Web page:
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Twitter works up a storm over looting images

If you believed everything you read on Twitter about superstorm Sandy you would probably be disturbed by what appears to be looters posting pictures of goods they say they have stolen.

In the aftermath of Sandy, numerous pictures of people with "stolen goods" have been posted on the microblogging website with the hashtag #sandylootcrew.

The media has covered the posting of the pictures and many on Twitter have expressed their outrage.

In one image, a woman is seen outside a store's smashed front window with a mannequin wearing a shirt. In another, a man is seen hugging a TV.

Pictures have also been posted of people supposedly protecting their property. One house boasts a sign "looters will be shot”; another has a boy standing out the front with a shotgun.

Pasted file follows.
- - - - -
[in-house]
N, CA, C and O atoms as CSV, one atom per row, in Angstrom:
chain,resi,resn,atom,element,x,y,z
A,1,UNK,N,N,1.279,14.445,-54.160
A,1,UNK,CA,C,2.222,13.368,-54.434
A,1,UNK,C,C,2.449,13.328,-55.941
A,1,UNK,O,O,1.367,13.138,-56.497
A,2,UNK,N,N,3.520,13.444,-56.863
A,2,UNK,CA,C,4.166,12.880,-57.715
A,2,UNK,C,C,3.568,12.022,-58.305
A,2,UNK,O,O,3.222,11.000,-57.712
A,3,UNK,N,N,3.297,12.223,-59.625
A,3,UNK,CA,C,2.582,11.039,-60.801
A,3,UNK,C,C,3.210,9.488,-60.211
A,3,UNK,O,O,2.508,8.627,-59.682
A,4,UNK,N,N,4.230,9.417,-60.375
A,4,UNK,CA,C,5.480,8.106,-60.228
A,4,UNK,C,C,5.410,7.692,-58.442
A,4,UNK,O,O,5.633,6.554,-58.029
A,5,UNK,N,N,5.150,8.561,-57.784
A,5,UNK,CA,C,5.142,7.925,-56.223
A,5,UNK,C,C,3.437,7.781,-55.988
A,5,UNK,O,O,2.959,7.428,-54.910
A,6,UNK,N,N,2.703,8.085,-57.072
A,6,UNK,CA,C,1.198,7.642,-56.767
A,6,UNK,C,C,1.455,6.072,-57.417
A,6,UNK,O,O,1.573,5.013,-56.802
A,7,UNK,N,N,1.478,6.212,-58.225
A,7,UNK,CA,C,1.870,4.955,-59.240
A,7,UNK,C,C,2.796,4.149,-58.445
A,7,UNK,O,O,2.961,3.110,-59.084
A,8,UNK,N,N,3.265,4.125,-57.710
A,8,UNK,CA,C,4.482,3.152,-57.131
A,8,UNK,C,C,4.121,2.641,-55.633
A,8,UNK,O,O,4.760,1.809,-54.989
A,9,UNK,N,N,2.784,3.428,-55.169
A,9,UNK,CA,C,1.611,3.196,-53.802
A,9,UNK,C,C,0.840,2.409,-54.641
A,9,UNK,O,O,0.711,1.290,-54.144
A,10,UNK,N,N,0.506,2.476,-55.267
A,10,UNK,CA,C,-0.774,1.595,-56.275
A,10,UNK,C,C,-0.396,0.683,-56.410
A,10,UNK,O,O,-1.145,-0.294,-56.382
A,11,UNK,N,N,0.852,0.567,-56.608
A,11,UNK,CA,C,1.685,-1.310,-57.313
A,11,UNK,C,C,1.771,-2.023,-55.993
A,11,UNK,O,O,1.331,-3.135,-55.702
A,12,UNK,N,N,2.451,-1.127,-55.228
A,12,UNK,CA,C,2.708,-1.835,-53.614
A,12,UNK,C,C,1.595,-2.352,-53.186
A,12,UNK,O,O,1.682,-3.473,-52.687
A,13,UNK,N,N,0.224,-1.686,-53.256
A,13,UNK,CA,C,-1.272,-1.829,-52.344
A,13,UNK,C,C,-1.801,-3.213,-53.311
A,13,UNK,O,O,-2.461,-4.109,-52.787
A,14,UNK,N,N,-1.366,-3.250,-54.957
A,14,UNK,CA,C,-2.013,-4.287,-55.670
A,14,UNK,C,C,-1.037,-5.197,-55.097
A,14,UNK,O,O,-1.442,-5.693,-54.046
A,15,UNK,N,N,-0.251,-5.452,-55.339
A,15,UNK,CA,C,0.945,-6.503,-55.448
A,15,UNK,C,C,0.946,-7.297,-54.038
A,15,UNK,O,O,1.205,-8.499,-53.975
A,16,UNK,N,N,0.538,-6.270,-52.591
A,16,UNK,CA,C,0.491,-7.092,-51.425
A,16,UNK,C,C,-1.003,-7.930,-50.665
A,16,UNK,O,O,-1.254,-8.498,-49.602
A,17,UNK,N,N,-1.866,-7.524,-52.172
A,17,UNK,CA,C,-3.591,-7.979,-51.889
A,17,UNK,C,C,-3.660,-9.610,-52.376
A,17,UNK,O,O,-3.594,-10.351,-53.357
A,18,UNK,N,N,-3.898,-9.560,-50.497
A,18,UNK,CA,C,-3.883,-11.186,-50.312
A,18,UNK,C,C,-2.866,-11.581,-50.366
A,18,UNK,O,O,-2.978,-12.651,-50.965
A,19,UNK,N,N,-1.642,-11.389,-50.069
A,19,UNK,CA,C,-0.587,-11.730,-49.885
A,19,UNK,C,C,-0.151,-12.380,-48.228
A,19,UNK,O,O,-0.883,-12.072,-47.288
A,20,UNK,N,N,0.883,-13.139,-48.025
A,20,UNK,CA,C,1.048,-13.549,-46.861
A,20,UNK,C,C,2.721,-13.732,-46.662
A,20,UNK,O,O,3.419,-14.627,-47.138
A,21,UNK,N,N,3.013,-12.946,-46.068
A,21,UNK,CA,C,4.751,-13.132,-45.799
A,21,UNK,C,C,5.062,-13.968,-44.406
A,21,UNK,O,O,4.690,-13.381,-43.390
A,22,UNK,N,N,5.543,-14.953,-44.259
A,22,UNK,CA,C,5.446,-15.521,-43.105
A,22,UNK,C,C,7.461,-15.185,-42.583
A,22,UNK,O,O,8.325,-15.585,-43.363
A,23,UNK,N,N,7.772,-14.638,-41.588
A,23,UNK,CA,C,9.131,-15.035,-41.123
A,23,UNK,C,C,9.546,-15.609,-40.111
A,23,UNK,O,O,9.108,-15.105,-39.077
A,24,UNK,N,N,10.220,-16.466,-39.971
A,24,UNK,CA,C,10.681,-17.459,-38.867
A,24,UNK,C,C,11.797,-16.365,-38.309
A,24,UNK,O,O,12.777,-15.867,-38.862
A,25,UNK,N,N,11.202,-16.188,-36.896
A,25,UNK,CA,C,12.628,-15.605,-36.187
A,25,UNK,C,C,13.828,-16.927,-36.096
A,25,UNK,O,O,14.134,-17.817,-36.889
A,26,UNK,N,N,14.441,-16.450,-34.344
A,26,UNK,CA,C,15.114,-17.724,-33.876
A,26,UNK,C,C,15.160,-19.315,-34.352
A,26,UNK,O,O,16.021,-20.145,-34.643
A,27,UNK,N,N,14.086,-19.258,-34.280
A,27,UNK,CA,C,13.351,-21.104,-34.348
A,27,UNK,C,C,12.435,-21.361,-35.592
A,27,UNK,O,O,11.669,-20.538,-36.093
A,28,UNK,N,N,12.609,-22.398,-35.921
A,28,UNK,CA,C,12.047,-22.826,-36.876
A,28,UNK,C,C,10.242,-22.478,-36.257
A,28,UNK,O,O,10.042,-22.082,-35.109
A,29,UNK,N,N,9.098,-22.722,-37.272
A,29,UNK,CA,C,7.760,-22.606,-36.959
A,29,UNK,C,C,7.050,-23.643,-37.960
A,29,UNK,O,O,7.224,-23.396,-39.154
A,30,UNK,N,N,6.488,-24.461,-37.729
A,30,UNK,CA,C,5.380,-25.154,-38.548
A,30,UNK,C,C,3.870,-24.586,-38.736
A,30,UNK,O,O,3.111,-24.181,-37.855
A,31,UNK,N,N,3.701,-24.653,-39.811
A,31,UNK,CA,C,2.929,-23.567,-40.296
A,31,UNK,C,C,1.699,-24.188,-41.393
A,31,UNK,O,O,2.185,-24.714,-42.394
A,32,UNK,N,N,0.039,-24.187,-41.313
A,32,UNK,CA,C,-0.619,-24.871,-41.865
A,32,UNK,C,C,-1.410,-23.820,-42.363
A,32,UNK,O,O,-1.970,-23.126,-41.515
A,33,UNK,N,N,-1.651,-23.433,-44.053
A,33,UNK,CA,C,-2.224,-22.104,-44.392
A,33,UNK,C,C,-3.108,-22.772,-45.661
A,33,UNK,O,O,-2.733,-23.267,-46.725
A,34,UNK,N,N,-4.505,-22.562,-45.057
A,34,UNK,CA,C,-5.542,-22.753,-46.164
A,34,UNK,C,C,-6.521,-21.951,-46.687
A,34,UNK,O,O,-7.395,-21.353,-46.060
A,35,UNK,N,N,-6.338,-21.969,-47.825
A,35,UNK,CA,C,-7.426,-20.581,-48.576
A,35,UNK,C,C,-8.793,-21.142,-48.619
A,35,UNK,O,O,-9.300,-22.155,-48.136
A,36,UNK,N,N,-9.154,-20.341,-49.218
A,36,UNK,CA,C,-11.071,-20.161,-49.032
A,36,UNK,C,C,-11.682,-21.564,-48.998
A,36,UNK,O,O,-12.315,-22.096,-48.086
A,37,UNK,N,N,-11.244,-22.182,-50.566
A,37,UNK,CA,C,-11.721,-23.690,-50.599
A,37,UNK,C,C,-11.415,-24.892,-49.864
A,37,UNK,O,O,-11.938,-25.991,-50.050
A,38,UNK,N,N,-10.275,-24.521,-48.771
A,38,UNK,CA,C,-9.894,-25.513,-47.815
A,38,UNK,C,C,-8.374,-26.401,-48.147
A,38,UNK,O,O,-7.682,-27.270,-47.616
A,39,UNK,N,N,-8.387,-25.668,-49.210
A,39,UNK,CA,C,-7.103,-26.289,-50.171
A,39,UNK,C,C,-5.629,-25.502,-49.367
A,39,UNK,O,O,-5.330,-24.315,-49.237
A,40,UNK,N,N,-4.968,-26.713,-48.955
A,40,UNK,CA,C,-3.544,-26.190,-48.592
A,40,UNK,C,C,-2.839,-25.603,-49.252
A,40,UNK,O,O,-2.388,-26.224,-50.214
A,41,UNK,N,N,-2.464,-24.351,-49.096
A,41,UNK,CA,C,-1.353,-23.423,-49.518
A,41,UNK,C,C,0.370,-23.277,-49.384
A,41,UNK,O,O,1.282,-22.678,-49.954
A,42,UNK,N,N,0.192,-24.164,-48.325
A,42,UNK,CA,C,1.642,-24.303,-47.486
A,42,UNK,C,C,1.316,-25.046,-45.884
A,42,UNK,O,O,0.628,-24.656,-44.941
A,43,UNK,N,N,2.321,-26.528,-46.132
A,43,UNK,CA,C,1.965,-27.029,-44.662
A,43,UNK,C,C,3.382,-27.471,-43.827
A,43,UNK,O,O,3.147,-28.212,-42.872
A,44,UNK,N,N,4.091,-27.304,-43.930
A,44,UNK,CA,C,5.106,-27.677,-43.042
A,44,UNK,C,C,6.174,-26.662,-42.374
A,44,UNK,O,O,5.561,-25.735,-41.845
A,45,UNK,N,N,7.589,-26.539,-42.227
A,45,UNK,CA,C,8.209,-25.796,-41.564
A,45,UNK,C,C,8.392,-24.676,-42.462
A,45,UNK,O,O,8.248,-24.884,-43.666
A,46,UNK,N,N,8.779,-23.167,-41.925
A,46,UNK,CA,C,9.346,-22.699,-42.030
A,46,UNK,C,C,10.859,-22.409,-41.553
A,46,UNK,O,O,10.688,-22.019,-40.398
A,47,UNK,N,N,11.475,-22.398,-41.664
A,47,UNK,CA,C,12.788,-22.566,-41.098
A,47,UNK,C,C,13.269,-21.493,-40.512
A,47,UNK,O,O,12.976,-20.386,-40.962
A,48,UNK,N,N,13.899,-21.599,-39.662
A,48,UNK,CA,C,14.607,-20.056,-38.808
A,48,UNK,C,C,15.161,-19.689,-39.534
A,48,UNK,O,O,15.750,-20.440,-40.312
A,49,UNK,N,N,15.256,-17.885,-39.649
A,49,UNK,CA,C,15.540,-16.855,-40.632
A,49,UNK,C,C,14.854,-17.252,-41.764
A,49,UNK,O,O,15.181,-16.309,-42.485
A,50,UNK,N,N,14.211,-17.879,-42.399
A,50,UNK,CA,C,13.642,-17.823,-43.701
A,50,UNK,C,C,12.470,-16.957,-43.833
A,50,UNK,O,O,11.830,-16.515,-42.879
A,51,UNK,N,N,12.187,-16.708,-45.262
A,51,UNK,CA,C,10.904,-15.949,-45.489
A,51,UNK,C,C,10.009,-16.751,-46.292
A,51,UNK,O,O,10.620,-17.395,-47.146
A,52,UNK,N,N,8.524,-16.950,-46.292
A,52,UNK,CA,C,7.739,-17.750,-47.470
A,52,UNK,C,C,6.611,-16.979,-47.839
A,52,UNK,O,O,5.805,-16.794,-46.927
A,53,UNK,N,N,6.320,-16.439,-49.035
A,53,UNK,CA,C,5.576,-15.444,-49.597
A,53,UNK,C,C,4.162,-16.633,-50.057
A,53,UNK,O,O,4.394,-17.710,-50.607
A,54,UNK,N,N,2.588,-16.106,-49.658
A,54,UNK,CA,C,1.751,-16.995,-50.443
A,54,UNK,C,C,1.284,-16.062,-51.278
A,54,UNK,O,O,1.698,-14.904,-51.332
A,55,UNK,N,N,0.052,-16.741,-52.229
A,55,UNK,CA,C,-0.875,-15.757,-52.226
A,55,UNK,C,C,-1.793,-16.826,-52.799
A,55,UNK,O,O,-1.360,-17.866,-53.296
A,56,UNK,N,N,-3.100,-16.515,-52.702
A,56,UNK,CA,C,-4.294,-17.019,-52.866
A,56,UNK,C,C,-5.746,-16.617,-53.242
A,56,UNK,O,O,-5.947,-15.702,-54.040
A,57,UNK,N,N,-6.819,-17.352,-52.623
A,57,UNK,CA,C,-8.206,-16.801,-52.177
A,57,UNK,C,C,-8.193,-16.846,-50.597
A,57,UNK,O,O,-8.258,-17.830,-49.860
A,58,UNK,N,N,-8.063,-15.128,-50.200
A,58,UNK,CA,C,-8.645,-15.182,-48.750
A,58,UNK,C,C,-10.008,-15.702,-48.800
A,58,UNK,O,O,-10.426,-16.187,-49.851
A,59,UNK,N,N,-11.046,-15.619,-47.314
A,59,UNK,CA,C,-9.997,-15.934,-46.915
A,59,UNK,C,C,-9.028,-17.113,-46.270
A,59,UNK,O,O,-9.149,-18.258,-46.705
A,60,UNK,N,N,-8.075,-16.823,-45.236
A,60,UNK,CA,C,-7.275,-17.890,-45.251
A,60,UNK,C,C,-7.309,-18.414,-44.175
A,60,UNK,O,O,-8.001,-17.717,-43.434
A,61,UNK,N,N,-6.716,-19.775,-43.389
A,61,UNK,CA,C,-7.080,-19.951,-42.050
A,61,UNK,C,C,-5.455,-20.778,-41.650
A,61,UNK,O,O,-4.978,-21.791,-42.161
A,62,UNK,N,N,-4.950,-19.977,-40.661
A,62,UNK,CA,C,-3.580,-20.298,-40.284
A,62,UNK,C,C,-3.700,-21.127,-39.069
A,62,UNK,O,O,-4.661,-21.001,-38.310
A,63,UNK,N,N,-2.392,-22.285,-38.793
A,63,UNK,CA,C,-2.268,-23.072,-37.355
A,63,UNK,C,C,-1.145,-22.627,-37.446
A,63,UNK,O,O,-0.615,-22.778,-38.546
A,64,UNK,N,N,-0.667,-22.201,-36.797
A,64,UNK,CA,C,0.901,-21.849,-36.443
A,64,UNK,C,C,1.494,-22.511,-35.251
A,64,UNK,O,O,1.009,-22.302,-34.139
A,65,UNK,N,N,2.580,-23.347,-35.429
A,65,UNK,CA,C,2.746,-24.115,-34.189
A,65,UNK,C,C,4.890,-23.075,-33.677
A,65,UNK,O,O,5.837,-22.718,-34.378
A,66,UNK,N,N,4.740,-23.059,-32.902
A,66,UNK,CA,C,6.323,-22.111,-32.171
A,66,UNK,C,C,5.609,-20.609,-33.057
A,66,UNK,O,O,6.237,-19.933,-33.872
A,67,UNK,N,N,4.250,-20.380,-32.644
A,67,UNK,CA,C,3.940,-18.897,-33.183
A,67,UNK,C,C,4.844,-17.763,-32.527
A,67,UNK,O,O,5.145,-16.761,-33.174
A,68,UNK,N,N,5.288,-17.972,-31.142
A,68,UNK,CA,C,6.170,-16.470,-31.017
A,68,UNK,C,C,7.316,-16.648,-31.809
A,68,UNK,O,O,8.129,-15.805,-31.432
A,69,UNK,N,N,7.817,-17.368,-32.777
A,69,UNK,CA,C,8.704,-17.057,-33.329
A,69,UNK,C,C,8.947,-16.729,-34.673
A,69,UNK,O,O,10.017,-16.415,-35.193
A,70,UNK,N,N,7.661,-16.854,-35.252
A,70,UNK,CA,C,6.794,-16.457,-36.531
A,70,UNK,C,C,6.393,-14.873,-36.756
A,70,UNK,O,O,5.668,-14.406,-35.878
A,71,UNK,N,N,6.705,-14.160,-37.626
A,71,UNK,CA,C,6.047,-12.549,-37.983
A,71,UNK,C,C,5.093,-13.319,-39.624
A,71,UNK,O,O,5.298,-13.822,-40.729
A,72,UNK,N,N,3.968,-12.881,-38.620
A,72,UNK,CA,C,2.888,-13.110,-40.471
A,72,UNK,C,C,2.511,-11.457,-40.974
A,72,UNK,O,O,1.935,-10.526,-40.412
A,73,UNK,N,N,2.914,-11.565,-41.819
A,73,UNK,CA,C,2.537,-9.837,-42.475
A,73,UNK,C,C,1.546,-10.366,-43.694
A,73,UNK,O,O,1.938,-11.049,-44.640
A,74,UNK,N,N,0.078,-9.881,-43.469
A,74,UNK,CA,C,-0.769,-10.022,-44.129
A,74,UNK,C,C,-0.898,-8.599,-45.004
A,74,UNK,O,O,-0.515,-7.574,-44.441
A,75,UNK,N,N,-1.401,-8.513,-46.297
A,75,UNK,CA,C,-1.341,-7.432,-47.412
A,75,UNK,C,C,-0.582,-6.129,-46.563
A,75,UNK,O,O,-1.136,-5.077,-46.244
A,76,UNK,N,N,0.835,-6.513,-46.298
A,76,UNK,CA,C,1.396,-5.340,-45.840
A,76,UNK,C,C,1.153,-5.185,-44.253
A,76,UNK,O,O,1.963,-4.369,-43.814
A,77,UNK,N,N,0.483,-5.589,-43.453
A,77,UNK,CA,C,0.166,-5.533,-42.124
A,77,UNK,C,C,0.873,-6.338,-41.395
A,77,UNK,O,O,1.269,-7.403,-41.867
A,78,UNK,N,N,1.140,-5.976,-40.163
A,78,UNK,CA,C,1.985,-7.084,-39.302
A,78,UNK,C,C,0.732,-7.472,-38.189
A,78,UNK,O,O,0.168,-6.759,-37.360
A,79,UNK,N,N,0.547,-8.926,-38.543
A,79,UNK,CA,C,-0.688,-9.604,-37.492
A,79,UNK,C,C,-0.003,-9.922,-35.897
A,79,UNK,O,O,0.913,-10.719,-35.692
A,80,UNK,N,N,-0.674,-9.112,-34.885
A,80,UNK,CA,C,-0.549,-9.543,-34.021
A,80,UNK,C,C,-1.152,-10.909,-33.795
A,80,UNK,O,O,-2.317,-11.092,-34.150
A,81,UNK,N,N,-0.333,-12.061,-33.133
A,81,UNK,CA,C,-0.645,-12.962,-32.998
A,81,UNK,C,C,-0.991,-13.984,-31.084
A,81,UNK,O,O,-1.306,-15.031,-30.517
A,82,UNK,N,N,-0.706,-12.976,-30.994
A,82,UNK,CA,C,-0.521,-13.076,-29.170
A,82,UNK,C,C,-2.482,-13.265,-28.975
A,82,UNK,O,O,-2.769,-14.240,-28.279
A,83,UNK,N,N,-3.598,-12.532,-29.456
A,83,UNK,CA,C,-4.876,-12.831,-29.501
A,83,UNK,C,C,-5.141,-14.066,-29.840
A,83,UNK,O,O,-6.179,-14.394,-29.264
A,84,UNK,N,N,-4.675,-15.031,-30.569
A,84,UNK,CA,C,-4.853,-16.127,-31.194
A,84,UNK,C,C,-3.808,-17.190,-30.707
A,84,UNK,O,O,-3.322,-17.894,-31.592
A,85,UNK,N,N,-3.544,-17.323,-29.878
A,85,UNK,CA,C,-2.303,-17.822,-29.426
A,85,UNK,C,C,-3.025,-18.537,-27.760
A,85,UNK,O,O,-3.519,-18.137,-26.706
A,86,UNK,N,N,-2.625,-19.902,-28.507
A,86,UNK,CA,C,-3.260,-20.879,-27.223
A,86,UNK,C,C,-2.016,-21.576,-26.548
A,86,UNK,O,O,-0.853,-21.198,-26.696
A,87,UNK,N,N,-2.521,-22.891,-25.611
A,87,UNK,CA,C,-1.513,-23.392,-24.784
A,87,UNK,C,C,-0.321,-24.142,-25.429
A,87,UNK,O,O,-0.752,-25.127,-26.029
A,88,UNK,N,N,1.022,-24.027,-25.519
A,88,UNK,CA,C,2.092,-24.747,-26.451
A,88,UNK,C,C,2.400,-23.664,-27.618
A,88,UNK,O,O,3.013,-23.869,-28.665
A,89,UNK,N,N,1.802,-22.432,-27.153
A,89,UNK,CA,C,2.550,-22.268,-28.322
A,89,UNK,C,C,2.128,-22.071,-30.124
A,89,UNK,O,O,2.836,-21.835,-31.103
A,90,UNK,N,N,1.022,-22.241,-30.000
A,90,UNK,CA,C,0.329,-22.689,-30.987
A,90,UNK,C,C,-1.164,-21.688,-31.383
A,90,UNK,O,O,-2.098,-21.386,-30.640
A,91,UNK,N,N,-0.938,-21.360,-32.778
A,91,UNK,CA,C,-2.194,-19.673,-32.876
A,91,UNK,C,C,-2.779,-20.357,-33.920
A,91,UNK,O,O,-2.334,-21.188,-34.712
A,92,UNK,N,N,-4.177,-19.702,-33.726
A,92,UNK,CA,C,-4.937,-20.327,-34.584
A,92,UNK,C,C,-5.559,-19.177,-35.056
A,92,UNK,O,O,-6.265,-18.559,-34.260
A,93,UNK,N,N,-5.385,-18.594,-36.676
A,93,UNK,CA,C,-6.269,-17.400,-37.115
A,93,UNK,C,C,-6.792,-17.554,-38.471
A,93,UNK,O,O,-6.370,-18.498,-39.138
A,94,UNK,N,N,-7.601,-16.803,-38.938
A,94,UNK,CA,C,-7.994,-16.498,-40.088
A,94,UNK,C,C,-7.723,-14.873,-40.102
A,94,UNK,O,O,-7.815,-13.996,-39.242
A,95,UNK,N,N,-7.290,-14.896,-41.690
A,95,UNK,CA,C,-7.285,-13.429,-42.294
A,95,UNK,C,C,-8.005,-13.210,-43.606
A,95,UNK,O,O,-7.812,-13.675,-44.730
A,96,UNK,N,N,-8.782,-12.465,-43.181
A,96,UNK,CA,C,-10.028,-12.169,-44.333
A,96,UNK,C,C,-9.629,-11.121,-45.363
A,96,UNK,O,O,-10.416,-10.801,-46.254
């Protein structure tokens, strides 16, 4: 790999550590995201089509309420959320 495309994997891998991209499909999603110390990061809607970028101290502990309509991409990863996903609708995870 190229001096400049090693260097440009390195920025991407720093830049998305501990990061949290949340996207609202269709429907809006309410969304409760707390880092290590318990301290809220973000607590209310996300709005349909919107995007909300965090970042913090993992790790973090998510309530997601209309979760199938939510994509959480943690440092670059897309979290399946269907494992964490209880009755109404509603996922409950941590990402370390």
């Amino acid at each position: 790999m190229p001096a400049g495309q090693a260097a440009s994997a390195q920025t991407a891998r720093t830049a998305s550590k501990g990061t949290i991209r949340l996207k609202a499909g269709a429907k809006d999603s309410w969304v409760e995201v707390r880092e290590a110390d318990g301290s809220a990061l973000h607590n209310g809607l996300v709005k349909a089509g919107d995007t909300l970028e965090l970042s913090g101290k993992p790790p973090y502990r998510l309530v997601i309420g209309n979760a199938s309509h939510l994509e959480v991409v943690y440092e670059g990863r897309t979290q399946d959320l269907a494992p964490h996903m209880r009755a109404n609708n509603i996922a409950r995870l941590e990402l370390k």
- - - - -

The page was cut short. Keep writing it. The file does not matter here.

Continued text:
But all is not what it seems.


A Fairfax search of the images using Google's image search tool shows many were posted on the web long before Sandy hit the US - in some cases, years ago.

The pictures of the woman with the mannequin and the man hugging the TV were posted on forums in 2005.

The boy with the shotgun was posted on a blog about Hurricane Frances in 2008 and the picture of the sign outside a house was found on a 2005 AP story about Hurricane Katrina.

It's difficult to tell if some of the other pictures posted are fresh or old.

But some appear just silly, like one showing a picture of hardcover books, with the caption “GOTTA KEEP UP ON YOUR LITERATURE WITH SOME FINE-ASS STOLEN BOOKS”.

“The #SandyLootCrew stealing books,” wrote @ThinksAmoral. “What is this, 2005? There's e-readers now.”

Looting has occurred in some areas in the US in light of Sandy, but it is not as widespread as some on Twitter make out.

New York City Police told The Wall Street Journal it had arrested 13 people for crimes that included looting in Sandy's aftermath. The Newark mayor, Cory Booker, said on Twitter that his city had no looting problems – a message that was retweeted almost 8000 times.

“Police have reported ZERO looting or crimes of opportunity in Newark. And ceaseless reports of acts of kindness abound everywhere #Gratitude,” Booker said.